Newsletter

Stay up to date with the latest from MAKERS delivered straight to your inbox. Sign up for new stories from trailblazing women, a big dose of inspiration, and exclusive MAKERS content.

Newsletter Confirmation

Thank you for joining! Please check your inbox for our special welcome letter
with exclusive updates from MAKERS.

MAKERS Moment

"Bad Hair Day"

"Bad Hair Day"

More From Madeleine

In this video

Albright points out the benefits and downfalls of being a female Secretary of State when it comes to personal grooming.

Madeleine 's Biography

Biggest Influence Never Met: Harry Truman
Three Adjectives to Describe Herself: Grateful, optimistic, and hard working
First Paying Job: In her high school years she sold bras.
Most Meaningful Advice Received: "From my mother, ‘Be generous.’ I really do think it's a very important thing."

The Washington Post recently asked Madeleine Albright about her place in history. “I have to laugh,” said America’s first female Secretary of State. She remembered her young granddaughter wondering “‘so what’s the big deal about Grandma Maddie having been Secretary of State? Only girls are Secretaries of State.’”
Born in prewar Prague, Albright’s earliest years were defined by her family’s political flight—first from Hitler and, after 1948, from Czechoslovakia’s Communist government. Albright was a Wellesley alumna, a naturalized citizen, and had worked as a journalist by the time she became a mother for the first time in 1960. She spent the next 30 years simultaneously raising three daughters, obtaining graduate degrees and ascending to distinguished positions in the academic, political and foreign policy establishments. She served as Ambassador to the UN for President Clinton’s first term and was appointed Secretary of State at the start of his second term, thereby becoming the highest-ranking woman in the history of the U.S. government.  She played a powerful role in shaping the Clinton administration’s intervention in Bosnia-Herzegovina while grappling with the other dizzying world events and crises of her tenure.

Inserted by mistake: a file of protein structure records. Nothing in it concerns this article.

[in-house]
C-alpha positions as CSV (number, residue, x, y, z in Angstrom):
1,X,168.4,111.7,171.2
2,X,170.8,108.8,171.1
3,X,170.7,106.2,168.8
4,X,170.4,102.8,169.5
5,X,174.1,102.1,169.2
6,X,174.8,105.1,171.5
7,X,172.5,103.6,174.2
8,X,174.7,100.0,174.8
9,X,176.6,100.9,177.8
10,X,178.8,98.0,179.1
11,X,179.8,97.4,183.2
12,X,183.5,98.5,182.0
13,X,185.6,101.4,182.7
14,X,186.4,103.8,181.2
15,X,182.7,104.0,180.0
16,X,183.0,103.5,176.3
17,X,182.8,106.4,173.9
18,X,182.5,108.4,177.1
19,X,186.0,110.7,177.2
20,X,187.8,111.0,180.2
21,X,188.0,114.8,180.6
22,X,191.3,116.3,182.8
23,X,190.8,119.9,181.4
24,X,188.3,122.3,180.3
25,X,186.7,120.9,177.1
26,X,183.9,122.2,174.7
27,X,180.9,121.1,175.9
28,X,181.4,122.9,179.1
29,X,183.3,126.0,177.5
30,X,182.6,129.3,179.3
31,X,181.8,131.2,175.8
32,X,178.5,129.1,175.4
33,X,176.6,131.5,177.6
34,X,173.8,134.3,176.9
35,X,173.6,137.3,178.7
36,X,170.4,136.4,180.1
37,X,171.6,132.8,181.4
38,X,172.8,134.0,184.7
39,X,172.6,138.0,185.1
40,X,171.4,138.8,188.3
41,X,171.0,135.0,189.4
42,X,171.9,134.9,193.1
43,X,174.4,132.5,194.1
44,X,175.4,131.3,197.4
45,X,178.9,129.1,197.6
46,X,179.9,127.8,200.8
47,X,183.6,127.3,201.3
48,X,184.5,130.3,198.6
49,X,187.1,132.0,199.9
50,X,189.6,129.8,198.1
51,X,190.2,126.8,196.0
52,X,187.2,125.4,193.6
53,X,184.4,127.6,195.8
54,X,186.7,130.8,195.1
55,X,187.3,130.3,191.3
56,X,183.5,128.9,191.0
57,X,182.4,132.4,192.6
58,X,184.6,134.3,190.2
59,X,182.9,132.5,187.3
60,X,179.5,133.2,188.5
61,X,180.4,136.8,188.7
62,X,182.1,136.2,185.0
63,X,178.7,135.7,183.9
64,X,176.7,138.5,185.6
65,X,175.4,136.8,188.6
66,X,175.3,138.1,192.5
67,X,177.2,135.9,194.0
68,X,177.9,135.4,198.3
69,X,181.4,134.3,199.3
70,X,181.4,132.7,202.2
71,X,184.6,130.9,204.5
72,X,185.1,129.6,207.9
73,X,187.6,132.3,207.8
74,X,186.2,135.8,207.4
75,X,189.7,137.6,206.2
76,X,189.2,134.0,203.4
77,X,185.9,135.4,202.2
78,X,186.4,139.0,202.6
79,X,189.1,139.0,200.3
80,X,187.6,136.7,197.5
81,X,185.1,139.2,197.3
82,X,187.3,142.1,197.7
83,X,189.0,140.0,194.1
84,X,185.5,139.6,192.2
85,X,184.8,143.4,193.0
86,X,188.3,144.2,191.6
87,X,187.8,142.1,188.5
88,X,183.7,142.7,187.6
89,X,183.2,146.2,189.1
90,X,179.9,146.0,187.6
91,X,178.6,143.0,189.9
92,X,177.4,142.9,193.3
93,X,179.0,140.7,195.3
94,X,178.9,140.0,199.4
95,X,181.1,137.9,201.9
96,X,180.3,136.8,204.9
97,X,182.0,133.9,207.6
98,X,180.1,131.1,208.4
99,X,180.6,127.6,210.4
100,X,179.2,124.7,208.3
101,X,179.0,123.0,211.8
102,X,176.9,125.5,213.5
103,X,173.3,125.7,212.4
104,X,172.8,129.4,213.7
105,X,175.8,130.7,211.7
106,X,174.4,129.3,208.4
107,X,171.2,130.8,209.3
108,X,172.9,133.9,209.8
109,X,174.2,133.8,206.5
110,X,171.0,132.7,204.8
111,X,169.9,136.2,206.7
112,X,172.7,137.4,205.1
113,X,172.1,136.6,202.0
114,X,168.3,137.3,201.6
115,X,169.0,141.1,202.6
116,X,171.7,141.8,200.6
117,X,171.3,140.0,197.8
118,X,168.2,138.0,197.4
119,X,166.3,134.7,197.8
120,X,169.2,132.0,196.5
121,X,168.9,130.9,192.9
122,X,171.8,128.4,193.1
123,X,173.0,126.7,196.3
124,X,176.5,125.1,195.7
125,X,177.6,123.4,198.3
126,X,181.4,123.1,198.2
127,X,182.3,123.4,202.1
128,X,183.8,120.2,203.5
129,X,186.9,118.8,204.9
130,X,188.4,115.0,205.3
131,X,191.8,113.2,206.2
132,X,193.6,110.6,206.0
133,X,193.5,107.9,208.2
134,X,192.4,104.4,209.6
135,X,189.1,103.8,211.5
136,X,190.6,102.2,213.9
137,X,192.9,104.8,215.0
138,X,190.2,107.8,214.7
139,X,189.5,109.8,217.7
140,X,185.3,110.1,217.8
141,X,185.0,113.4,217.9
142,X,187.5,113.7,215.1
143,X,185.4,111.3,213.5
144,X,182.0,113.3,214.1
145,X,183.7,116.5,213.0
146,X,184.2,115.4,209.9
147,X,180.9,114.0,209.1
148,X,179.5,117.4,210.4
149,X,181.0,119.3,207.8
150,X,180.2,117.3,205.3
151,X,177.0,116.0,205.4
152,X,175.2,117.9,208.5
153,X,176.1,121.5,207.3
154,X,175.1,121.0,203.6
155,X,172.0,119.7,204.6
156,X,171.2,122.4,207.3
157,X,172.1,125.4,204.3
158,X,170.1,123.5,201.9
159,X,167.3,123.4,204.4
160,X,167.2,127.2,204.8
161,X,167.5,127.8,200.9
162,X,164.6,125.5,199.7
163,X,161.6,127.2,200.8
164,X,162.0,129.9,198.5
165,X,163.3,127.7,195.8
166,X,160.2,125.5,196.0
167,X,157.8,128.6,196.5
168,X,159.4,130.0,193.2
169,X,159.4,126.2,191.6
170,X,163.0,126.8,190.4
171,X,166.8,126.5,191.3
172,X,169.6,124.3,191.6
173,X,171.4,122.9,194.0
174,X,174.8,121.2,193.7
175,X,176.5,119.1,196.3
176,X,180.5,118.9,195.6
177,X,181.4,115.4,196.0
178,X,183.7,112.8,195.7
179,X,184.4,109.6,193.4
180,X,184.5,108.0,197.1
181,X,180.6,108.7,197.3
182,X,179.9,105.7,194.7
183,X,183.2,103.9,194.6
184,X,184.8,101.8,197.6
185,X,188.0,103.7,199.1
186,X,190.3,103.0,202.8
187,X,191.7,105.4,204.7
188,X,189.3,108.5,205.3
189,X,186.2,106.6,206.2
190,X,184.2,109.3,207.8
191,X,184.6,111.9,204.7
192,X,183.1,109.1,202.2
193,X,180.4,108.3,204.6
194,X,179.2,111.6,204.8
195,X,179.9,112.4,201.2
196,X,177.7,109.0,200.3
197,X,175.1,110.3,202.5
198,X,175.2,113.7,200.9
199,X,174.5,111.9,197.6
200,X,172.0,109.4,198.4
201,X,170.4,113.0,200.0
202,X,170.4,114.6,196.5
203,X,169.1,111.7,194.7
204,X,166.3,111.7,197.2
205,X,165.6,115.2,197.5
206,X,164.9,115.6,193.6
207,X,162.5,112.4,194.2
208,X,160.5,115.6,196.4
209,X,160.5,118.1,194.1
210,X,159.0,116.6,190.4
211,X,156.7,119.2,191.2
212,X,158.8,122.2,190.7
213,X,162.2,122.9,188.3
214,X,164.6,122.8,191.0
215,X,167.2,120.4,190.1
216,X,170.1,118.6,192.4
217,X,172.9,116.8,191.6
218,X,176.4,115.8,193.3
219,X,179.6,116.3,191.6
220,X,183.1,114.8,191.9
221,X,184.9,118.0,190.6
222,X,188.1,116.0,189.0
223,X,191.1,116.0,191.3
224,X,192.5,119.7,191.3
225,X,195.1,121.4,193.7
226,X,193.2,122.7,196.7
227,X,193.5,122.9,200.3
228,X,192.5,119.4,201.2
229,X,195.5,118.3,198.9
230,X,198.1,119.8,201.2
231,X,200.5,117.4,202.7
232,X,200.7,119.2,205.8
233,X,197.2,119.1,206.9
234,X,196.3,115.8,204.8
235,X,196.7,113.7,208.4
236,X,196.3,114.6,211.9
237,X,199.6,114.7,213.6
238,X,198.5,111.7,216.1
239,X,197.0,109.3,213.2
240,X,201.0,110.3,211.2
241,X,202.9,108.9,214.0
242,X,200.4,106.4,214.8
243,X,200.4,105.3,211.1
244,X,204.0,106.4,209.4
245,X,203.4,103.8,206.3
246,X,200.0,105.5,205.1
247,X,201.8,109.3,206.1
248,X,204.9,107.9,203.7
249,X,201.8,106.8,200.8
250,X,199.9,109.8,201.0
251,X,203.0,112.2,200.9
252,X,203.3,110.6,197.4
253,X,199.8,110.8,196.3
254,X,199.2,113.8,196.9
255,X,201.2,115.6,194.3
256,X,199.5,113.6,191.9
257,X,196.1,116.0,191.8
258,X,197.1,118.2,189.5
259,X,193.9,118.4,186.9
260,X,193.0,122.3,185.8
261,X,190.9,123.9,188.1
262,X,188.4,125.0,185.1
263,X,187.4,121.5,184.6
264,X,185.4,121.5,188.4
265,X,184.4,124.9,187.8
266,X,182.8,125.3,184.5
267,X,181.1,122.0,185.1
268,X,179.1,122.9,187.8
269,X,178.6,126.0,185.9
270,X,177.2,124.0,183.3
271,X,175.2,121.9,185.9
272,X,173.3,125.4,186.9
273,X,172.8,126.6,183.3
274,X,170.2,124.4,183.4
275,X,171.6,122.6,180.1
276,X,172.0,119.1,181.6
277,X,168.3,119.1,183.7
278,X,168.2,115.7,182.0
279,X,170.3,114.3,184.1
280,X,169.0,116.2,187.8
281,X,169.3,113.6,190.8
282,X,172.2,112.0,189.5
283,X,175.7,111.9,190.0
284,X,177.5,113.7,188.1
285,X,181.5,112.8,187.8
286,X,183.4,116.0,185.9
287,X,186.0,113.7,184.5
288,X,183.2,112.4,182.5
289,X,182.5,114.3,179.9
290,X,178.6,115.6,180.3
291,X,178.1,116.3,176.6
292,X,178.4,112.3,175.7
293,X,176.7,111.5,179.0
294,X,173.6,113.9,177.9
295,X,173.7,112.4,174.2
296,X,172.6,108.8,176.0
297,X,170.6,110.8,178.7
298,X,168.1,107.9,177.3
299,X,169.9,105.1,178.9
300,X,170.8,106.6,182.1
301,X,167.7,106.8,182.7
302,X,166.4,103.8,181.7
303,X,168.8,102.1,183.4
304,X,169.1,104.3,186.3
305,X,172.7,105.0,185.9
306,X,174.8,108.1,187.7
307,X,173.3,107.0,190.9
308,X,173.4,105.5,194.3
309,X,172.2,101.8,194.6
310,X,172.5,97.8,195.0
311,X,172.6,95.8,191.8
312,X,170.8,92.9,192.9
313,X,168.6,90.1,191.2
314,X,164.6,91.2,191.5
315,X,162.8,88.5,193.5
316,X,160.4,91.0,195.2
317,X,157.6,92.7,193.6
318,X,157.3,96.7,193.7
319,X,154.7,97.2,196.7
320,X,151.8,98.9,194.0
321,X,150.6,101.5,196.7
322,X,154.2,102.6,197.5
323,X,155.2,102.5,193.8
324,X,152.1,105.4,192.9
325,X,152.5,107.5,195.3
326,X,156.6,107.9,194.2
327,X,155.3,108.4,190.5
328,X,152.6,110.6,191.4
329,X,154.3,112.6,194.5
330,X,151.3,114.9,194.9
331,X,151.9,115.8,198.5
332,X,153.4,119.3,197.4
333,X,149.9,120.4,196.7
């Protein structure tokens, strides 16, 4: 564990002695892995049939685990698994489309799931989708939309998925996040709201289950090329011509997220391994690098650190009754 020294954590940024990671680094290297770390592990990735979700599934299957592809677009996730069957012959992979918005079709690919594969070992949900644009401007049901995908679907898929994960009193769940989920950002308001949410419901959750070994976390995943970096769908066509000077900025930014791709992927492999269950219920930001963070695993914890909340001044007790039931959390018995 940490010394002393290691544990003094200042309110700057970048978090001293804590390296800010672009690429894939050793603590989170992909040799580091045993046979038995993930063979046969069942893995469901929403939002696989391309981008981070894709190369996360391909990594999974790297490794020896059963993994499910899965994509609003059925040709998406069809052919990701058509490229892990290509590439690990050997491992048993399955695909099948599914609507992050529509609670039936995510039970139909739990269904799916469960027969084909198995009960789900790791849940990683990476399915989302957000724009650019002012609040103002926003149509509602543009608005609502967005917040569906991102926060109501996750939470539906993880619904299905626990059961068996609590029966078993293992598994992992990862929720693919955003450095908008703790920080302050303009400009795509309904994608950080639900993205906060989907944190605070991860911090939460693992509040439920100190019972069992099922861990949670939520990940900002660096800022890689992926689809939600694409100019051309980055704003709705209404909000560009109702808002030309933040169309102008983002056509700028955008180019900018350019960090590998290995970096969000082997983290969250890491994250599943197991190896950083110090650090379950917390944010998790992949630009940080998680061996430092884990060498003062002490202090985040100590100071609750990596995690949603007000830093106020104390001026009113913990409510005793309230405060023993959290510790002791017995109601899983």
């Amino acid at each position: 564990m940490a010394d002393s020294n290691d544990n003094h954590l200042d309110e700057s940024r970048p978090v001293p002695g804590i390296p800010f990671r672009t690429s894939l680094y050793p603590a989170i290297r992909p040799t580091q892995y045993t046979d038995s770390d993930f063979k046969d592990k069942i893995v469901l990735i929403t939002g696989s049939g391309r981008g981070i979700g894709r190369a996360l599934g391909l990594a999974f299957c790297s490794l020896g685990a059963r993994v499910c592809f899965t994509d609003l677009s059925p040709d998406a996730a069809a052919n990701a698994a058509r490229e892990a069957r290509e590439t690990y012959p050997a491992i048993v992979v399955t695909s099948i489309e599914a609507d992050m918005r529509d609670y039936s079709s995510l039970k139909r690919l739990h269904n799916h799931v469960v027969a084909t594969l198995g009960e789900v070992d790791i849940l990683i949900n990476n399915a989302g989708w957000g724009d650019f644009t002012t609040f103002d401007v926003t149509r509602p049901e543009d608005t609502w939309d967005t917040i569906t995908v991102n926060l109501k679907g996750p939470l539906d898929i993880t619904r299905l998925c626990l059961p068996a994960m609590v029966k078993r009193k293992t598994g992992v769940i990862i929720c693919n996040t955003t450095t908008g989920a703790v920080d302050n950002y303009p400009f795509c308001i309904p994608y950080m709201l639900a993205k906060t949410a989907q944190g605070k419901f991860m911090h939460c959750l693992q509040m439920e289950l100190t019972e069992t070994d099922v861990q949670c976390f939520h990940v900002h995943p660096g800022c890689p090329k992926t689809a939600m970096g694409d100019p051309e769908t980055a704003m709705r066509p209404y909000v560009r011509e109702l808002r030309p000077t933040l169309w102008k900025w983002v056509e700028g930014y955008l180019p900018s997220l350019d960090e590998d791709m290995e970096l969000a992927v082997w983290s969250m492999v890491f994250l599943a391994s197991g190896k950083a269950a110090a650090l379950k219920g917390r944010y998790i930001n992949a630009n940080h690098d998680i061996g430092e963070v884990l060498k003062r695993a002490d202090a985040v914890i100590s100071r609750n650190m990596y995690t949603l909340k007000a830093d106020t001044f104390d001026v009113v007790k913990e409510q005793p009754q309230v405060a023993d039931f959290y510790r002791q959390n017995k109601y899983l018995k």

Since leaving government, she’s continued to advise presidents and her (yes, mostly female) successors, has sat on an array of corporate and philanthropic boards, and has launched her own commercial ventures. Meanwhile, she remains a proud immigrant, intellectual, and woman. Her famous brooches, which had been “part of my personal diplomatic arsenal” (as Secretary, she wore a snake during a during a meeting with Saddam Hussein), became the basis of 2009’s Read My Pins: Stories From A Diplomat’s Jewel Box.

 

Related Videos

Lena Dunham
Lena Dunham
Writer, Director, Actor, Producer

Dunham began making films while pursuing her undergraduate degree at Oberlin College. After she graduated in 2008, Dunham made Tiny Furniture, a film centered on the struggles of p...

Dolores Huerta
Dolores Huerta
Co-Founder, United Farm Workers

Dolores Huerta is a union leader and an activist for the rights of farm workers and women. Along with Cesar Chavez, she founded the first successful farm workers union in the count...

Julia Louis-Dreyfus
Julia Louis-Dreyfus
Actor and Producer

Julia Louis-Dreyfus was hired out of college to act on Saturday Night Live. In 1990, she moved on to Seinfeld, playing Elaine, the show’s only female lead. Seinfeld debuted i...

Li Yan
Li Yan
Olympic Speed Skating Coach

Li Yan is a Silver medal winning Olympic speed skater and coach of the Chinese Short track speed skating team. Yan grew up in Heilongjiang, and first learned to skate in elementary...